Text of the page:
The recent growth of Africa’s economy is recognized globally as a major success story. Nigeria in particular stands out and is predicted by many expert commentators to become one of the 15 largest economies in the world by the year 2050, part of the MINT group along with Indonesia, Mexico, and Turkey.
Key to this dramatic growth are a number of african entrepreneurs who have played critical roles in a range of industries to drive success across the continent.
Long standing top African entrepreneurs with visions for the future
Orji Uzor Kalu
Orji Uzor Kalu, born in Nigeria in 1960, developed a keen political interest while studying at the University of Maiduguri. He started out trading in palm oil and has gone on to become chairman of SLOK Holding (a consortium of companies involved in a range of industries) and the Nigerian Daily Sun and New Telegraph newspapers. His interest in politics has been maintained, and he is an active member of the Progressive Peoples Alliance (PPA), even running as the party’s candidate for president in the April 2007 general election. This balance between business and politics provides him with a diverse focus on both the operations of business and the impact these have on the country more widely.
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Tunde Folawiyo – honored recipient of the 2010 African Business Leadership Award – is a key player in the growing energy industry of Nigeria, having founded Folawiyo Energy Ltd, a company responsible for around 30 percent of premium motor spirit in Nigeria today. Tunde has a particular interest in helping the energy industry to evolve to the point where it becomes self-sustaining. He is also an active and vocal advocate for the wider philanthropic benefits that economic success can bring; he speaks regularly about how self-sufficiency of the energy industry could facilitate major investment in education and a reduction in the requirement of foreign aid.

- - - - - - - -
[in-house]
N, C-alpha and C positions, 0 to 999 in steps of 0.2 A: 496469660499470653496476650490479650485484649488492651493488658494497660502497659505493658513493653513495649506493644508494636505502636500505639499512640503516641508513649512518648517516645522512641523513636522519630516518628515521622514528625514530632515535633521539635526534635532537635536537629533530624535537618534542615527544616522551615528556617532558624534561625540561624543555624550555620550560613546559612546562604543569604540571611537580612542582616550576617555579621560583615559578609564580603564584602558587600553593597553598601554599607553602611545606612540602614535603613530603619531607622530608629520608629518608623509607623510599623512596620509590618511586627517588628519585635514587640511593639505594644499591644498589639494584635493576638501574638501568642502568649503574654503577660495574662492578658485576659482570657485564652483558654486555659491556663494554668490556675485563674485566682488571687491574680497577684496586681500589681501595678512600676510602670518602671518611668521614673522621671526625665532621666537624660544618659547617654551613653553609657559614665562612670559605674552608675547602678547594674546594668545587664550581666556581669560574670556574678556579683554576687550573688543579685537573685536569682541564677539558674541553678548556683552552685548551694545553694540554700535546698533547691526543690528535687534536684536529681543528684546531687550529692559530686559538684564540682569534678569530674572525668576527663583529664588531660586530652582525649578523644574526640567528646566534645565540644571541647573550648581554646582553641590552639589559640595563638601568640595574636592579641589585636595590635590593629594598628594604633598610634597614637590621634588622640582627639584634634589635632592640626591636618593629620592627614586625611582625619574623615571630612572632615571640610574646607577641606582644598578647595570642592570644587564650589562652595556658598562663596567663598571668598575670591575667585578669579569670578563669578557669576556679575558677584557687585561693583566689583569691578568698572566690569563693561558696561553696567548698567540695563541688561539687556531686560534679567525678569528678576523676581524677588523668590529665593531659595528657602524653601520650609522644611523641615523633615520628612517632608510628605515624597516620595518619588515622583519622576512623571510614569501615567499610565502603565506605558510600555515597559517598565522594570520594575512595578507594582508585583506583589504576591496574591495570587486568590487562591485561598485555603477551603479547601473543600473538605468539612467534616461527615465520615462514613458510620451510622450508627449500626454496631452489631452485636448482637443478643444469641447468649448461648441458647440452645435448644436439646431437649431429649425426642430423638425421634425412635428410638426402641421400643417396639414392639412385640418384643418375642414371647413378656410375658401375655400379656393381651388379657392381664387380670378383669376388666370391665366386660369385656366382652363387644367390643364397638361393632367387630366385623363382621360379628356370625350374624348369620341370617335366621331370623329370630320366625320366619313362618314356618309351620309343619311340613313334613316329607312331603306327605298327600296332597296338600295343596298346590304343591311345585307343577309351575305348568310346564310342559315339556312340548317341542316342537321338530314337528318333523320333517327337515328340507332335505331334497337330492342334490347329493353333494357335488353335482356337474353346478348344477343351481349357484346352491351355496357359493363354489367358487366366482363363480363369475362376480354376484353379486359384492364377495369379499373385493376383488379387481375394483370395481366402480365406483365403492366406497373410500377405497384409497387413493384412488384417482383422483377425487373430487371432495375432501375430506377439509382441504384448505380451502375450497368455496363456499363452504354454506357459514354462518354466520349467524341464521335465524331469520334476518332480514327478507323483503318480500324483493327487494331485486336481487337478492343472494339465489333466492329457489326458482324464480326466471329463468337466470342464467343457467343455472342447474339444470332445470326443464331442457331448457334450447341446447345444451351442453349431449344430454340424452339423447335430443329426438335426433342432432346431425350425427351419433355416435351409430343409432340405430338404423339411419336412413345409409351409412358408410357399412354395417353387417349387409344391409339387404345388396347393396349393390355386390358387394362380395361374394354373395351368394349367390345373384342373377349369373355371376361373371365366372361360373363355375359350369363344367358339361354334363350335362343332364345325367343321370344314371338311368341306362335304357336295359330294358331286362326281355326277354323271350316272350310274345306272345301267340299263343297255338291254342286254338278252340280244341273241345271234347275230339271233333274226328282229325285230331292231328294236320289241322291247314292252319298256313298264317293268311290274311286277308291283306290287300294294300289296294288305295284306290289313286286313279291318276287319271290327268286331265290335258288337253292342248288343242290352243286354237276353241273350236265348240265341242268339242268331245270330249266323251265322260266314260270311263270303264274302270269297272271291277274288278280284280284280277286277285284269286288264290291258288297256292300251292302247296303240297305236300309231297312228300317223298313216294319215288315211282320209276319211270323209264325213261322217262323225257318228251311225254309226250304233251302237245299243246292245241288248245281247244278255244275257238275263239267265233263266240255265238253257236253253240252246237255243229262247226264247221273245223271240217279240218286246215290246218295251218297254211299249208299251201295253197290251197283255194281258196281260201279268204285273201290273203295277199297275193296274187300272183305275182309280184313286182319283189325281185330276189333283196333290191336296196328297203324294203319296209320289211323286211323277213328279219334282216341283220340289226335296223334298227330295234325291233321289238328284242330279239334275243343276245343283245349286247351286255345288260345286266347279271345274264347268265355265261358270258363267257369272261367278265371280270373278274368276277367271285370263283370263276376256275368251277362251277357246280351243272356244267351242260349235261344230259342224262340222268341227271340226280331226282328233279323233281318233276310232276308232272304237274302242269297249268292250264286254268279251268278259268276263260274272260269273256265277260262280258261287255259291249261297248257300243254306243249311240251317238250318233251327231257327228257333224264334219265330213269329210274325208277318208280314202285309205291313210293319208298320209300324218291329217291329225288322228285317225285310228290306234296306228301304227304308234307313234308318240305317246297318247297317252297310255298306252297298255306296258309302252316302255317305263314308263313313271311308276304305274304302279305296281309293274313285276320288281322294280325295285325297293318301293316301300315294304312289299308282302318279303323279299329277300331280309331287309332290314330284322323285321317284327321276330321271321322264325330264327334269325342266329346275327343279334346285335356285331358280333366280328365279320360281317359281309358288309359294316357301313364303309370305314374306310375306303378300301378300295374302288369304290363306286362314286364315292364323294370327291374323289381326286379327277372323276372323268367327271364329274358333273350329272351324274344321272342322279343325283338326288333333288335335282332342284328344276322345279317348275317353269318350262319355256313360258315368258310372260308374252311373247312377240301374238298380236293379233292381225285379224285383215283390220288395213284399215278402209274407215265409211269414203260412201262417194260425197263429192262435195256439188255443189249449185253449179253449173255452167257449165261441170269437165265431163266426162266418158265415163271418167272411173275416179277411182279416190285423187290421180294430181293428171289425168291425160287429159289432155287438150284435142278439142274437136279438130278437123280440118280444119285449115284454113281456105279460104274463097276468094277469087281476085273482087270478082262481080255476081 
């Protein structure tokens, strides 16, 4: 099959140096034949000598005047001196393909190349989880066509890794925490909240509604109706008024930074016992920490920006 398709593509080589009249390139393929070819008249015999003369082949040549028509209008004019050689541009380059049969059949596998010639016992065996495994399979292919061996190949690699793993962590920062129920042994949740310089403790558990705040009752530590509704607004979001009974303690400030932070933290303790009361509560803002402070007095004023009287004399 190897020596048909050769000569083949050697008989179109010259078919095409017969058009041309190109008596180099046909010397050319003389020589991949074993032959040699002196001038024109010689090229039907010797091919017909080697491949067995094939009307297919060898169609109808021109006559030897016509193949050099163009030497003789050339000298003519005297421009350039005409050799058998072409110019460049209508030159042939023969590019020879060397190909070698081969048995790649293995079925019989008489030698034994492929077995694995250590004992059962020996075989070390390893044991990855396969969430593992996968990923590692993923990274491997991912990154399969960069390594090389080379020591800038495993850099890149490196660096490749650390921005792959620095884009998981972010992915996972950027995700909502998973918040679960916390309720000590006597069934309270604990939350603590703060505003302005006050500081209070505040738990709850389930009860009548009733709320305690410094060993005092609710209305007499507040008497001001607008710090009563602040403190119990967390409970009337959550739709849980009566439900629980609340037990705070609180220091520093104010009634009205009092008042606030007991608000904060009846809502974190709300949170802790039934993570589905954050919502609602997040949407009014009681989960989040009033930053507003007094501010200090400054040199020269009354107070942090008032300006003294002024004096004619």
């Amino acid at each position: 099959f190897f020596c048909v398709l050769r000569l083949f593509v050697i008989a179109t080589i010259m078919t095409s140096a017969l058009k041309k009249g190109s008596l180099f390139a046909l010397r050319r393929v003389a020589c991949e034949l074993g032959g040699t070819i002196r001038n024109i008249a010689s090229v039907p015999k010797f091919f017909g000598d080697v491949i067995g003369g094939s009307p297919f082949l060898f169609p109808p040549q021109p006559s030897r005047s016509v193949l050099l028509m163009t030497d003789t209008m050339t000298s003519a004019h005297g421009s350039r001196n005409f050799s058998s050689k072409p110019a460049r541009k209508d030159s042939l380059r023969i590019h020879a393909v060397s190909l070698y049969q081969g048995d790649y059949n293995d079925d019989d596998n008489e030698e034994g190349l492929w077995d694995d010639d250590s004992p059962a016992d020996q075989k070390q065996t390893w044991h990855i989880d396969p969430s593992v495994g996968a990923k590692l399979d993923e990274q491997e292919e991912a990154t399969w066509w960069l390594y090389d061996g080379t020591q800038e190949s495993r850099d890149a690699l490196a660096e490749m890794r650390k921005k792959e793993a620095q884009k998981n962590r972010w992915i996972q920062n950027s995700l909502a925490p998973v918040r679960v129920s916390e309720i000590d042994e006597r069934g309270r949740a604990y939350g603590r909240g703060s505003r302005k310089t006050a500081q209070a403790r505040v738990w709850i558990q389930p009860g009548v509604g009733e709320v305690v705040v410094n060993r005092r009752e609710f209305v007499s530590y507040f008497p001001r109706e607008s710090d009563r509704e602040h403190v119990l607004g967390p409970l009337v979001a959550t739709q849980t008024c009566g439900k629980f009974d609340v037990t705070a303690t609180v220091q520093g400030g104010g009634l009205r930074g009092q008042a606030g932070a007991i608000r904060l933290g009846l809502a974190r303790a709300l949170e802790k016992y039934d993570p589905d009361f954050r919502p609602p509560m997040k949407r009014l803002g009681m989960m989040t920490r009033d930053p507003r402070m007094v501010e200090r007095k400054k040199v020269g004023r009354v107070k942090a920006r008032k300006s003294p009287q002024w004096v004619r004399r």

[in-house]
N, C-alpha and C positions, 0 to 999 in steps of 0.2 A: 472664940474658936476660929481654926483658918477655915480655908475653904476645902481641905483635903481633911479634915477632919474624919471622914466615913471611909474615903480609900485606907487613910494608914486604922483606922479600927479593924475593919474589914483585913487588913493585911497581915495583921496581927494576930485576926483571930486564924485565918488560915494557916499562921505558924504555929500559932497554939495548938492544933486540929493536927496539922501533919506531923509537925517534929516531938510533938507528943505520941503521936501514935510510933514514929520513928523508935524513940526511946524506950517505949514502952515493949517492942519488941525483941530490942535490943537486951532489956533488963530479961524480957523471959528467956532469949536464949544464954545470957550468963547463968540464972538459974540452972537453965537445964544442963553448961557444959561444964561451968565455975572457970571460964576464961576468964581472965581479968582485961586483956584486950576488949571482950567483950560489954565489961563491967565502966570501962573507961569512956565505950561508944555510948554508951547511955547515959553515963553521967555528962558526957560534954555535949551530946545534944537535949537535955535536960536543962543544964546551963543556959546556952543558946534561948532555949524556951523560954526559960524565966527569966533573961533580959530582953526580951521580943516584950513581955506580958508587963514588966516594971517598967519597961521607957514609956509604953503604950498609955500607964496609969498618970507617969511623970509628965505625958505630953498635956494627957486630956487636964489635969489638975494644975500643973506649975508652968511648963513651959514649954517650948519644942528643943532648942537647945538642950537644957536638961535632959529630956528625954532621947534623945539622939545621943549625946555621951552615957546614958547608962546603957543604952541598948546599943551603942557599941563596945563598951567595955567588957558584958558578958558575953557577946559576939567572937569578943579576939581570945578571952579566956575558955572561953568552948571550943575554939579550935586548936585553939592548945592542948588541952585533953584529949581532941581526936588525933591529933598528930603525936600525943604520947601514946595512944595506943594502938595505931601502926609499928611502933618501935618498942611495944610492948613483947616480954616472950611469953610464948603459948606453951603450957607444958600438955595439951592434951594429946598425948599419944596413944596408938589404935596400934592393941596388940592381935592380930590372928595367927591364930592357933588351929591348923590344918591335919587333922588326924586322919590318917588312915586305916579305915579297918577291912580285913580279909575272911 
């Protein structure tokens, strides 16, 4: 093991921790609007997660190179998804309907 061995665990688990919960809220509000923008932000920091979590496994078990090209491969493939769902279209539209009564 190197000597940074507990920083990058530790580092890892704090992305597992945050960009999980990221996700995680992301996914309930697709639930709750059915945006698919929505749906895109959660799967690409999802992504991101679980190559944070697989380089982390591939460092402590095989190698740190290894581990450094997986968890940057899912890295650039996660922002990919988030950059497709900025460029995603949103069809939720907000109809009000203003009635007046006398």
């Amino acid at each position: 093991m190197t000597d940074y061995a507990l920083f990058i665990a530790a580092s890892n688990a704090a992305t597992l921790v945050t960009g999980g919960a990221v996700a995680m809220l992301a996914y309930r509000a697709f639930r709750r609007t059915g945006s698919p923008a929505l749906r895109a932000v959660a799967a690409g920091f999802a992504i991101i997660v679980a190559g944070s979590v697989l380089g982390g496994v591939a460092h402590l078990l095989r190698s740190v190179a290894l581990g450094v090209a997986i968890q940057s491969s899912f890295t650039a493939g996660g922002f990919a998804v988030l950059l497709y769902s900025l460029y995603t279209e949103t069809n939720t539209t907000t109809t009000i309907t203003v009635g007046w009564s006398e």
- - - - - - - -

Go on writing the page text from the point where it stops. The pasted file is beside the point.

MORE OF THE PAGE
The need to innovate is a critical skill for any entrepreneur, and this ability is the foundation of the success of William Kamkwamba. William was born in Malawi and built an electricity-producing windmill made up of junk, including rubber belts, bamboo poles and a bicycle dynamo, when he was only 14 years old. In doing so he provided a means of sourcing water for his family and village. Building on this success, William went on to create bigger and better inventions and has applied this innovative thinking in studying for a degree in Environmental Studies and Engineering at Dartmouth College in the US.
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Sandra Appiah and Isaac Boateng
Telling Africa’s story is essential, and social media plays, and will continue to play, a crucial role in this. Sandra and Isaac, both from Ghana, have established a new media company called Face2Face Africa in New York and work to deliver their mission of restoring Africa’s global image.
Entrepreneurs share a number of important qualities, such as ambition, vision and drive. They also have their own personal traits that play a key part in their individual success and will ensure they continue to succeed and contribute to the continuing growth of Africa’s economy.
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